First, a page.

...I have to change my router's SSID to cisco now?

    rj

  • Really good way to decrease the reputation of Cisco as rock solid gear. Linksys always gets funky in not so good ways.
    • by Emetophobe (878584) on Thursday July 26, 2007 @10:16PM (#20005885)
      I always thought the Linksys WRT54G(L/S) was a great piece of hardware. Admitedly, the default Linksys firmware was garbage. That's why there's custom firmware like DD-WRT or OpenWRT. Cisco should have bought DD-WRT or OpenWRT and used that instead of their own firmware, that would've been a good start.

      More on topic, I really don't see the point of giving up a well established brand like Linksys. It already says "A Division of Cisco" with the Cisco bridge logo on both the retail box and router itself. Isn't that good enough?
  • by Espectr0 (577637)
    What SSID will we wardrive for? I am going to miss all those "Linksys" being found so easily...
  • by atarione (601740) on Thursday July 26, 2007 @09:37PM (#20005655)
    you do can have a crappy $20 (on sale at bb) home router that says CISCO Sytems on it...whoopdy do

    it is kinda sad how much crappier the home stuff is built over the last few years as the home networking stuff became more commoditized.

    my old RT314 router had nice rugged metal housing and plethora of status lights now you get a cheapy plastic housing and 1 light be port if lucky.... not to mention crap like the cutting in half of the RAM on the WRT54G and other bs cost cutting moves by linksys on that product making later wrt54g garbage.

    but i don't entirely care cause i use a old PC / monowall for my routing / firewall needs. and I have a nice rack mount switch i picked up off ebay for very little...

  • Most of my small business clients lived and died on those small purple Linksys boxes. About half of those small purple boxes would fail for some reason, choking on a packet and hanging or just failing completely. I'd convince them that a small investment (under $250) in better networking gear would pay off in the long run, avoiding field service calls at $75/hr.

    Not that I have anything against Linksys per se: I'm currently using a DSL router (RV082) that bears both the Linksys and Cisco Systems logos. I
  • What's in a name (Score:2, Informative)

    by Anonymous Coward
    Cisco has a good reputation in networking. Linksys, by my experience anyway, has one of the worst. If Cisco are going to badge Linksys products under the name "Cisco" they had better improve the service and quality of the linksys products. If not, when teenagers and uni students are buying networking equipment, the first experience they will have with Cisco will be a bad one and forever tarnish the brand.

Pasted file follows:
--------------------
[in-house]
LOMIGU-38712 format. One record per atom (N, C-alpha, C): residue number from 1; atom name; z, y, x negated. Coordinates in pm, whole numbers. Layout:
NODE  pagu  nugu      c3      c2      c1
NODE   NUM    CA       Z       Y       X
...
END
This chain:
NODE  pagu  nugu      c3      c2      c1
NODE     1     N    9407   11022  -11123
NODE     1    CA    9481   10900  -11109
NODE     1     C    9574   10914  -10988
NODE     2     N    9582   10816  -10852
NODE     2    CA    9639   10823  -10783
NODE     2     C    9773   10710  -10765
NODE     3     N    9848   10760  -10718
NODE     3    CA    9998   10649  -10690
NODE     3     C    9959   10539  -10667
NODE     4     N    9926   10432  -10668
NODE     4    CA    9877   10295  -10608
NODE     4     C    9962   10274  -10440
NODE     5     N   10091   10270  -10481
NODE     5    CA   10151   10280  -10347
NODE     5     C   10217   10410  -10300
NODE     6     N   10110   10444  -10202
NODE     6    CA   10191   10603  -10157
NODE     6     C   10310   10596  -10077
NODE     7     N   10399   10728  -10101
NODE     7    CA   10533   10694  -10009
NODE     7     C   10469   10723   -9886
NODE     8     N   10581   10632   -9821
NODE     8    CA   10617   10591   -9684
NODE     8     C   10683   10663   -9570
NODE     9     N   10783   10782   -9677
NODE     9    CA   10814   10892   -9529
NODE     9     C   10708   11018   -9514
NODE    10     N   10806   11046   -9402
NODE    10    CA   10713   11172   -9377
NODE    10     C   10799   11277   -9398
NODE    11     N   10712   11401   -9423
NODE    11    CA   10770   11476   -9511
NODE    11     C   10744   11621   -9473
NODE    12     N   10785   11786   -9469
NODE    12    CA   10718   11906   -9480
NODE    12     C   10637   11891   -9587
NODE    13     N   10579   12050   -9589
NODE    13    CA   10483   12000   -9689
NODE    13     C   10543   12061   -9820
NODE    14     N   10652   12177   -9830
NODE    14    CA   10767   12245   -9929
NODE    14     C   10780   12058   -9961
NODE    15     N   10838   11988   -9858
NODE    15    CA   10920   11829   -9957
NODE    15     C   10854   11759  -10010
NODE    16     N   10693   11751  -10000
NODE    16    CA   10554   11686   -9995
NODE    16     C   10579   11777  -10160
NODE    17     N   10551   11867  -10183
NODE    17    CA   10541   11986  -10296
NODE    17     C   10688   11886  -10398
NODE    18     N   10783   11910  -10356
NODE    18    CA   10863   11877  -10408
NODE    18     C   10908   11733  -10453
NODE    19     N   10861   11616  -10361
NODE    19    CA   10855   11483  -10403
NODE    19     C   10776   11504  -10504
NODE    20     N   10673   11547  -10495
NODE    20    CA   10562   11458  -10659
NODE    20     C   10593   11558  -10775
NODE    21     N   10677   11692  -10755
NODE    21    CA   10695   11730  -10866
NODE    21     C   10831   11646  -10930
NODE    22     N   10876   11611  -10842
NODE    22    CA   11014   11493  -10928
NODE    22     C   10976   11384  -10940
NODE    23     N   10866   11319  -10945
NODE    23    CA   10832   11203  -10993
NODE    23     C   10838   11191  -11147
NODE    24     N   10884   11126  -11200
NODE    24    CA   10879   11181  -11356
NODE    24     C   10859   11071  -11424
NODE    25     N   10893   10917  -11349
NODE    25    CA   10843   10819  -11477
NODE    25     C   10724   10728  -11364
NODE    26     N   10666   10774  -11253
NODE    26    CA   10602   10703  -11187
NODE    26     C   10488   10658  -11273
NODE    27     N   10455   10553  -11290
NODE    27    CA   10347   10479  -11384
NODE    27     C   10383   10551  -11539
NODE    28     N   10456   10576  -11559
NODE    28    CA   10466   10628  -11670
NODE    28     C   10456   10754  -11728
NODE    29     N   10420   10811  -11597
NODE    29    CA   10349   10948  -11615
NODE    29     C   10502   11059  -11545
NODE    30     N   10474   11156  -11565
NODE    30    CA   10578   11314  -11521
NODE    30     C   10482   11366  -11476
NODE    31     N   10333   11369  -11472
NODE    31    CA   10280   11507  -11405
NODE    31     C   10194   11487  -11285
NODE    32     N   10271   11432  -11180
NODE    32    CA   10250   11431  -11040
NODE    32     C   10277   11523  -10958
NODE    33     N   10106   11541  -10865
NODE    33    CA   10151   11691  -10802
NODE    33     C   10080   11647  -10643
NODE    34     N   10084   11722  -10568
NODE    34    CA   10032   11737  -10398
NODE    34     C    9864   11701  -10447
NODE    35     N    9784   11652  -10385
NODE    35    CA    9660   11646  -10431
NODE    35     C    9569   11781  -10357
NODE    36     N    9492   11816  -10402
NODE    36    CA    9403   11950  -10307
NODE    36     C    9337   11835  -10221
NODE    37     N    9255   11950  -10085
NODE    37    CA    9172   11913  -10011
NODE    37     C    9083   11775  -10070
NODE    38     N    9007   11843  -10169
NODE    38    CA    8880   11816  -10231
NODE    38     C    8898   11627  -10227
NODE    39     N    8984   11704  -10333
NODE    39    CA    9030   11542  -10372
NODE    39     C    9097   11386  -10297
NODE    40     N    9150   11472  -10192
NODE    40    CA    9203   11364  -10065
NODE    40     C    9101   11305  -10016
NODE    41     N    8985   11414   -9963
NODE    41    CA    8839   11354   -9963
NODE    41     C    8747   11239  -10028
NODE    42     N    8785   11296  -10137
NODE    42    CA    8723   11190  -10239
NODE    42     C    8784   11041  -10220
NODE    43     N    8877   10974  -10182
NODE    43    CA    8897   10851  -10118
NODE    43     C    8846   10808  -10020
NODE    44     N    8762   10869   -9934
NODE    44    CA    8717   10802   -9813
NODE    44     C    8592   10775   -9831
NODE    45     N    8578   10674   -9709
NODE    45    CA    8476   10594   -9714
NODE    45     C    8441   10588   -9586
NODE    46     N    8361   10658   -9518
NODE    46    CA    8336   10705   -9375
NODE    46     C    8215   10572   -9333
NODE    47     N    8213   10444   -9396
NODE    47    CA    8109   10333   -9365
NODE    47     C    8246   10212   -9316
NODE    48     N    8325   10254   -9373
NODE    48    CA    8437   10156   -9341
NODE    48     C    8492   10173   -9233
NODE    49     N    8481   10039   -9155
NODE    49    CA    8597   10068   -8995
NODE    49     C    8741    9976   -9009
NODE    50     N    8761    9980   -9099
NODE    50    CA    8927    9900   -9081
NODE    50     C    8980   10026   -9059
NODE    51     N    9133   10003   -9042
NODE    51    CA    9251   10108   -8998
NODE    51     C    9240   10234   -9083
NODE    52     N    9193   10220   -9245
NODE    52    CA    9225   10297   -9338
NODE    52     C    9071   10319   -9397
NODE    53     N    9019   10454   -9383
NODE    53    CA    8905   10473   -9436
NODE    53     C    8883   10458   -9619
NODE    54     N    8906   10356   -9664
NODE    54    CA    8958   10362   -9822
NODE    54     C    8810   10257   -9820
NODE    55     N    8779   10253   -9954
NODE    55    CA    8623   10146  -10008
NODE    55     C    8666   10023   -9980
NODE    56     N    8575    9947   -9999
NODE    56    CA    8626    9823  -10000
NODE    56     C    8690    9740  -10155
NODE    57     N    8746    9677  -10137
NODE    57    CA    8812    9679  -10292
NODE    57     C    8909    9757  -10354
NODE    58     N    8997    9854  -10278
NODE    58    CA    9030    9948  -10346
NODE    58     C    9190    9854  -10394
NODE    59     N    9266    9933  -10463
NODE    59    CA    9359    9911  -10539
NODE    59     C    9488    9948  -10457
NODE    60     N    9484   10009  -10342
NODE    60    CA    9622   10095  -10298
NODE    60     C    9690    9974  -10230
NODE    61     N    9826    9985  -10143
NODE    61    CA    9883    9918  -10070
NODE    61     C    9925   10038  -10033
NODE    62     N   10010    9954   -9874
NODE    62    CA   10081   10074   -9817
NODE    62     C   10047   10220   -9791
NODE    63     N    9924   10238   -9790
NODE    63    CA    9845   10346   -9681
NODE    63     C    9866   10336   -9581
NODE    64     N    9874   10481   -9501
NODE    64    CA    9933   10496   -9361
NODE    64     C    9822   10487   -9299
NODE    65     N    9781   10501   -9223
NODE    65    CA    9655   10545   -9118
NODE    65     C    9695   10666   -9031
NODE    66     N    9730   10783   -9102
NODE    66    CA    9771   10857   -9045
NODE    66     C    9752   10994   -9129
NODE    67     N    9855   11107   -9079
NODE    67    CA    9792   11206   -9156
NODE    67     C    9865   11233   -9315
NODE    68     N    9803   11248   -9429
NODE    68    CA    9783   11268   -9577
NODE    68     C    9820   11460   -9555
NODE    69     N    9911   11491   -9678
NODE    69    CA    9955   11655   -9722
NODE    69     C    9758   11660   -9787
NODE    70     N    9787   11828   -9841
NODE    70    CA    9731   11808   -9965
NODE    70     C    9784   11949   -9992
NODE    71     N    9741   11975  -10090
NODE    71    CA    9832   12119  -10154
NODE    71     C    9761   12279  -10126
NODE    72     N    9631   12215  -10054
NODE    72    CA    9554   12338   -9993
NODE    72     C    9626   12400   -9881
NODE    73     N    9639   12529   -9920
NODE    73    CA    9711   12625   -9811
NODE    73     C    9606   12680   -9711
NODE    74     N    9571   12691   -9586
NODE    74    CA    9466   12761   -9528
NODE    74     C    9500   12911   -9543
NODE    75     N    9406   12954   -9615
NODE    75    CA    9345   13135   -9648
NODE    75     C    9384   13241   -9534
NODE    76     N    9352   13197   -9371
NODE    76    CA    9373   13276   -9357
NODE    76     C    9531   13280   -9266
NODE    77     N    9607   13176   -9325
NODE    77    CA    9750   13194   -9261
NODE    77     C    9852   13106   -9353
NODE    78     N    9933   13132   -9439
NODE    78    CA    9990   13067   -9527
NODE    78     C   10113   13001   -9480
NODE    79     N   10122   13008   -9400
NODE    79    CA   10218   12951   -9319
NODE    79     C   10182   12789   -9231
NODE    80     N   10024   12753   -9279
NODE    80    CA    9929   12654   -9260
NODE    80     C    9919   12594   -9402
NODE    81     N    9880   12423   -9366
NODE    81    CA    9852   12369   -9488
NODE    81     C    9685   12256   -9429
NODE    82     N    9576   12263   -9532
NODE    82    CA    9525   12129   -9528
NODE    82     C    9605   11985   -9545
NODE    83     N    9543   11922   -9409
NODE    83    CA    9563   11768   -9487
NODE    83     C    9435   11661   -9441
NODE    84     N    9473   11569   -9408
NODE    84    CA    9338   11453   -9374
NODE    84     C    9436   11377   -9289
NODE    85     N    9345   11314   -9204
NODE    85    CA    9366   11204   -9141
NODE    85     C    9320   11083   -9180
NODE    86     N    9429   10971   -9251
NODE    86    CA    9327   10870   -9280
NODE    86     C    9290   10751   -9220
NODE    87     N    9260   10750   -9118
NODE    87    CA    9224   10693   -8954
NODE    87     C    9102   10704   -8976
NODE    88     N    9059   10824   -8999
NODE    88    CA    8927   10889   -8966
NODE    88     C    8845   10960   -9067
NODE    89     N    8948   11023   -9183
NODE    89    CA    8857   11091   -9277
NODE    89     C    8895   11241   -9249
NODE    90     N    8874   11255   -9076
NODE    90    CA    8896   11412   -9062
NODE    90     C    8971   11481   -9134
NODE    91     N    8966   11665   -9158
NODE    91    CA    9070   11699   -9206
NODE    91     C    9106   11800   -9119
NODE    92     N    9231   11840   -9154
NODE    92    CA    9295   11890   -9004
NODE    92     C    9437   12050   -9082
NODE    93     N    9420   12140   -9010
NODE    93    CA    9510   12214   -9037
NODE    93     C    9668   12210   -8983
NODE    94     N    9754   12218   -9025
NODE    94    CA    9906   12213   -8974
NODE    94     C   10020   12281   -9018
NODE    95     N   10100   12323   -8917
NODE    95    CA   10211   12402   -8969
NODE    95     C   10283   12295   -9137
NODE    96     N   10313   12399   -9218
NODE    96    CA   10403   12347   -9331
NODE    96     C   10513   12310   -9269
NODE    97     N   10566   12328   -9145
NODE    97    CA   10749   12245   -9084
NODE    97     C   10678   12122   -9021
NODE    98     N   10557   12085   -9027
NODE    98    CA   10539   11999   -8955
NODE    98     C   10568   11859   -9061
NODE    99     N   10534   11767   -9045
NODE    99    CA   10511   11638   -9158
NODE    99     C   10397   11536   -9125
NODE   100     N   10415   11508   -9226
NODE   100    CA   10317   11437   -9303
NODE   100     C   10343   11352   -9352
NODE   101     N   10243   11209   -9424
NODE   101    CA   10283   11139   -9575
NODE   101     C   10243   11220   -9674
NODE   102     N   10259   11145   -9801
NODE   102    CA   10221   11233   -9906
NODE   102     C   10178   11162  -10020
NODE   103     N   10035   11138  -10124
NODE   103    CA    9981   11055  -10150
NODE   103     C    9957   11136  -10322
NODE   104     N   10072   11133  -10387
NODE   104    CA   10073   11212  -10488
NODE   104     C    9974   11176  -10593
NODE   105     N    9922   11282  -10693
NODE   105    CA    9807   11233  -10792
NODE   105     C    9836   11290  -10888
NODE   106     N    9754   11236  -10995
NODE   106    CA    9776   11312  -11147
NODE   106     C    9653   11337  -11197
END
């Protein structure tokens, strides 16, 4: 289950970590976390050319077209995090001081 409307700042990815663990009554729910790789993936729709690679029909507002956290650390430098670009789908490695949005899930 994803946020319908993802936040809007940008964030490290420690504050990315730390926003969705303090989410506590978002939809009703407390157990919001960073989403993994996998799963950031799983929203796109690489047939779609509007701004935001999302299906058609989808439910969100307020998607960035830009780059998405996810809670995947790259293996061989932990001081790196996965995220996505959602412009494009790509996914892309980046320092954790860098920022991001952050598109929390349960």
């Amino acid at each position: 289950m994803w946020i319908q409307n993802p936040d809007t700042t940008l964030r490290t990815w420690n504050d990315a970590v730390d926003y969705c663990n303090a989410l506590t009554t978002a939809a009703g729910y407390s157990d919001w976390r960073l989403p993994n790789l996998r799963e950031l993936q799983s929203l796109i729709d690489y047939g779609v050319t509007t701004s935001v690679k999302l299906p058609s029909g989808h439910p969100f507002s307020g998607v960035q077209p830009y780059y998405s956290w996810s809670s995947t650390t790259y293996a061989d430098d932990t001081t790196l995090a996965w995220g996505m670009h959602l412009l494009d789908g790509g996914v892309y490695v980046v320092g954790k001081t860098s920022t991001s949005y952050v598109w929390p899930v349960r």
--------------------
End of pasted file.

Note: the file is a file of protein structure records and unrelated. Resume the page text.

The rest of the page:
Just take a look at all the complaints around the SRW2008MP ( which I recently regret purchasing ).
  • by loraksus (171574) on Thursday July 26, 2007 @09:53PM (#20005751) Homepage
    Cisco's reputation has been slowly been suffering in the last few years and this is a huge leap in the wrong direction.
    Don't get me wrong - most Cisco stuff is still pretty damn good - but there are fairly reasonable alternatives nowadays and a significant amount of their stuff sells because their customers are running all / mostly Cisco infrastructure or someone recommended Cisco.

    Putting their name on shitty consumer level DSL routers and 4 port switches isn't going help in the recommendation department - some of you know that purchasing decisions can be easily affected by some person who isn't all that technical (I saw Cisco phones on 24, they must be great!, etc)"
    Of course, that works the other way too. I've seen people reject proposals w/ 3com because some shitty 3com branded consumer level lemon caused them aggravation at home. 3com isn't top of the line, but it was pretty damn good a few years ago.
    One Cisco gets their first lemon product - and they will, because consumer equipment is cheap crap mass produced by peasant labour - that will leave a lasting bad taste in the mouths of the people who will make future decisions. And while Cisco consumer stuff might be a bit better than the other crap on the market, "not being as bad as ___________" is a really crappy goal to strive for (and when your competitors suck, it doesn't make a great advertising slogan either)

    I don't expect prices to go anywhere but up either - when Cisco started putting their name all over Linksys boxes, the prices went through the roof (unmanaged, stock 16 port switches for $300+?). Same shit, but twice(+) the money. Not cool. People aren't stupid, they will eventually catch on.

    I bet some consultant asshole and some fucking buzzwords had something to do with this.
    "Standardized Branding" ftw.
    • Re: (Score:3, Funny)

      by rob1980 (941751)
      They are leveraging a radical paradigm shift in non-overlapping market segments to enhance the end-user's expectation of "five nines" reliability in an infinitely scalable home network.
  • by vic-traill (1038742) on Thursday July 26, 2007 @09:54PM (#20005755)